HBO Shows that Brought Home Peabodys
Matt Shedd - 8/13/2014
The origin of our current era of prestige television couldn’t be written without a huge section devoted to HBO.
Officially launched in 1972, HBO is the oldest pay-TV service in the game, but it would be 13 years after its inception before the channel brought home a Peabody for an original series. This was still long before its heyday, starting in the late 1990s, when it became clear that HBO was the place for writers to tell the stories they wanted to tell, without interference from advertisers or overly cautious executives.
To paraphrase David Chase, creator of The Sopranos, it wasn’t the freedom for transgressive content like nudity, violence and swearing that really made a difference. Rather, it was the liberty to tell stories in a different, slower and less restricted way that changed everything.
The most popular development strategy in show business is imitation. When HBO’s risky transition into complex storytelling proved to be financially successful, it wasn’t long before other networks started building shows around more realistic characters as well. And it hasn’t just been pay cable channels such as Showtime and Starz, but also networks with advertisers to worry about. AMC and FX, for example, were encouraged to be more daring. Even the major broadcast networks, the most beholden to the forces of censorship, have felt some of the spillover from the burst of creativity that first found its full expression on HBO (see CBS’s The Good Wife and the late, great Friday Night Lights that originated on NBC).
If you’re interested in learning more about how our current era of television came to be, particularly in the hour-long drama format, I highly recommend Brett Martin’s book Difficult Men - Behind the Scenes of a Creative Revolution: From The Sopranos and The Wire to Mad Men and Breaking Bad. As thoroughly researched as it is readable, this overview of what Martin coins as “the third golden age of television” will certainly be a staple in media studies classrooms for years to come. (Link: http://brettmartin.org/)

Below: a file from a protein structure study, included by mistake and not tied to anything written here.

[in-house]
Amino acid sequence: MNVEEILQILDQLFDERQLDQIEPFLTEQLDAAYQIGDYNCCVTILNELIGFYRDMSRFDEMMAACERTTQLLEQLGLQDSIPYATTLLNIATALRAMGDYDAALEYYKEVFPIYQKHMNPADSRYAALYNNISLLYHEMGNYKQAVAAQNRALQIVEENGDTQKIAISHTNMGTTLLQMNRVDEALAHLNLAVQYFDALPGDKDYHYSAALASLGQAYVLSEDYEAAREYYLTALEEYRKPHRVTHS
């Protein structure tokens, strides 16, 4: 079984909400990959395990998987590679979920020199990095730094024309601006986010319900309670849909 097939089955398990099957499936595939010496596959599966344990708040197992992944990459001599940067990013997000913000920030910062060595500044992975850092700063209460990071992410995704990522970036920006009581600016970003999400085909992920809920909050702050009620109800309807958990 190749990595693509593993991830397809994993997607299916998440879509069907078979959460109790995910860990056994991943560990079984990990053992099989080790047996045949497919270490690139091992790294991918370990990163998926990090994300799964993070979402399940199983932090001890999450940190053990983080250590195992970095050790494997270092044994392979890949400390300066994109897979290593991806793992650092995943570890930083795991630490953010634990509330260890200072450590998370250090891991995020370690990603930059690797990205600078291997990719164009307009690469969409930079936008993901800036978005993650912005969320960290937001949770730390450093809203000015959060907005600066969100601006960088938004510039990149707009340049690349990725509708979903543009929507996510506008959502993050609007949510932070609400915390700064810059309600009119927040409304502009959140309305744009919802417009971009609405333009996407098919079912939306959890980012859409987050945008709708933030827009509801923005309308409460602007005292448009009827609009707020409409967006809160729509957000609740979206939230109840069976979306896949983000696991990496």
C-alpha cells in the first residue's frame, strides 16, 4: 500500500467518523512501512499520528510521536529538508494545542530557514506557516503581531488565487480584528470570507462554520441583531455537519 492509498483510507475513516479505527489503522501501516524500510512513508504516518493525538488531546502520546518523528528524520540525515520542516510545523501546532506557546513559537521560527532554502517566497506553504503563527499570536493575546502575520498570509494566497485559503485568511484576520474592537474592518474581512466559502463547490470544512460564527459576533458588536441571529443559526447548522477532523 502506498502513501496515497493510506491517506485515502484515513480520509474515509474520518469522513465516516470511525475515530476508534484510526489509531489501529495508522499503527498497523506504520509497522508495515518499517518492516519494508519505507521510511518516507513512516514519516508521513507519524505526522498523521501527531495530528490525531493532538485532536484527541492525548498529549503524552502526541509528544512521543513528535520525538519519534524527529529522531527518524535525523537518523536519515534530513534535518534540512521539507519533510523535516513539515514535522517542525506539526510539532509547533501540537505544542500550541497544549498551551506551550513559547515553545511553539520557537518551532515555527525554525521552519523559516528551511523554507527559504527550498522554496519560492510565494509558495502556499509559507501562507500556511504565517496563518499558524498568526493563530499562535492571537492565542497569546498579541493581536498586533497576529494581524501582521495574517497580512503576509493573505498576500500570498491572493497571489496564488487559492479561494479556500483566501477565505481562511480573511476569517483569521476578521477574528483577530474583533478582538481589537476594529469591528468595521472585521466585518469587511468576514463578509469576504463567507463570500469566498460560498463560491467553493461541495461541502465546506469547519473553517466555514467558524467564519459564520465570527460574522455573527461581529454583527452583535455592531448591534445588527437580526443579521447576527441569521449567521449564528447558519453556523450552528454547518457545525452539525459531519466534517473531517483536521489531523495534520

We’ve watched HBO try on lots of different approaches in its original programming since the channel first started. In this blog series, we will look at several examples throughout the network’s history, where creators used the freedom they had at HBO to create shows unlike anything else on TV.
Let’s start with the first Peabody winner from HBO, 1985’s Braingames.
The HBO brand is now often associated with the hour-long drama series. But before any of the network’s gangsters, morticians, cops or cowboys started breaking down genres, HBO brought home its first Peabody Award for a unique educational program.
Braingames was a game show in which the viewer was the participant. Using stop-motion animation and cartoons, the show quizzed the at-home audience of adults and children in a series of brain teasers. Interestingly, the show was produced by Spinning Reels, a production company run by Sheila Nevins, who would go on to become an instrumental figure in HBO’s rise to prominence, particularly in the field of documentaries. (Nevins now holds the title of President of Documentary Films at HBO.)
Below is a clip from Braingames that the Peabody Board praised as “an educational program that captures the attention of children and rewards them with improved conceptual skills at the same time.”